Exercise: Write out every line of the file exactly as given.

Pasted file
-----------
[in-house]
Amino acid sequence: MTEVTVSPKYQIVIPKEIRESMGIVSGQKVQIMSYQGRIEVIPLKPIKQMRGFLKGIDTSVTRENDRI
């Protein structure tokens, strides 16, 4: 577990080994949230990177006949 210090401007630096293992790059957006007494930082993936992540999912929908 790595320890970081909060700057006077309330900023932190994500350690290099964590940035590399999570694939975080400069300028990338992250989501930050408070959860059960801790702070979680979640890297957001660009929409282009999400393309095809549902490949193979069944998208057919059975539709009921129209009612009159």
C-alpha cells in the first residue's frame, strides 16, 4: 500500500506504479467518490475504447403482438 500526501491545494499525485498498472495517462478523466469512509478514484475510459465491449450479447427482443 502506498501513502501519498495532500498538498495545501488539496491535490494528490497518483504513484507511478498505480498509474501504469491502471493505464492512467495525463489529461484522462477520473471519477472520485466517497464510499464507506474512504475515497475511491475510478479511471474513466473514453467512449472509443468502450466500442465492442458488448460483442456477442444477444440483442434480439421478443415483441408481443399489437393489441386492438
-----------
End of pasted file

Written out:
[in-house]
Amino acid sequence: MTEVTVSPKYQIVIPKEIRESMGIVSGQKVQIMSYQGRIEVIPLKPIKQMRGFLKGIDTSVTRENDRI
């Protein structure tokens, strides 16, 4: 577990080994949230990177006949 210090401007630096293992790059957006007494930082993936992540999912929908 790595320890970081909060700057006077309330900023932190994500350690290099964590940035590399999570694939975080400069300028990338992250989501930050408070959860059960801790702070979680979640890297957001660009929409282009999400393309095809549902490949193979069944998208057919059975539709009921129209009612009159």
C-alpha cells in the first residue's frame, strides 16, 4: 500500500506504479467518490475504447403482438 500526501491545494499525485498498472495517462478523466469512509478514484475510459465491449450479447427482443 502506498501513502501519498495532500498538498495545501488539496491535490494528490497518483504513484507511478498505480498509474501504469491502471493505464492512467495525463489529461484522462477520473471519477472520485466517497464510499464507506474512504475515497475511491475510478479511471474513466473514453467512449472509443468502450466500442465492442458488448460483442456477442444477444440483442434480439421478443415483441408481443399489437393489441386492438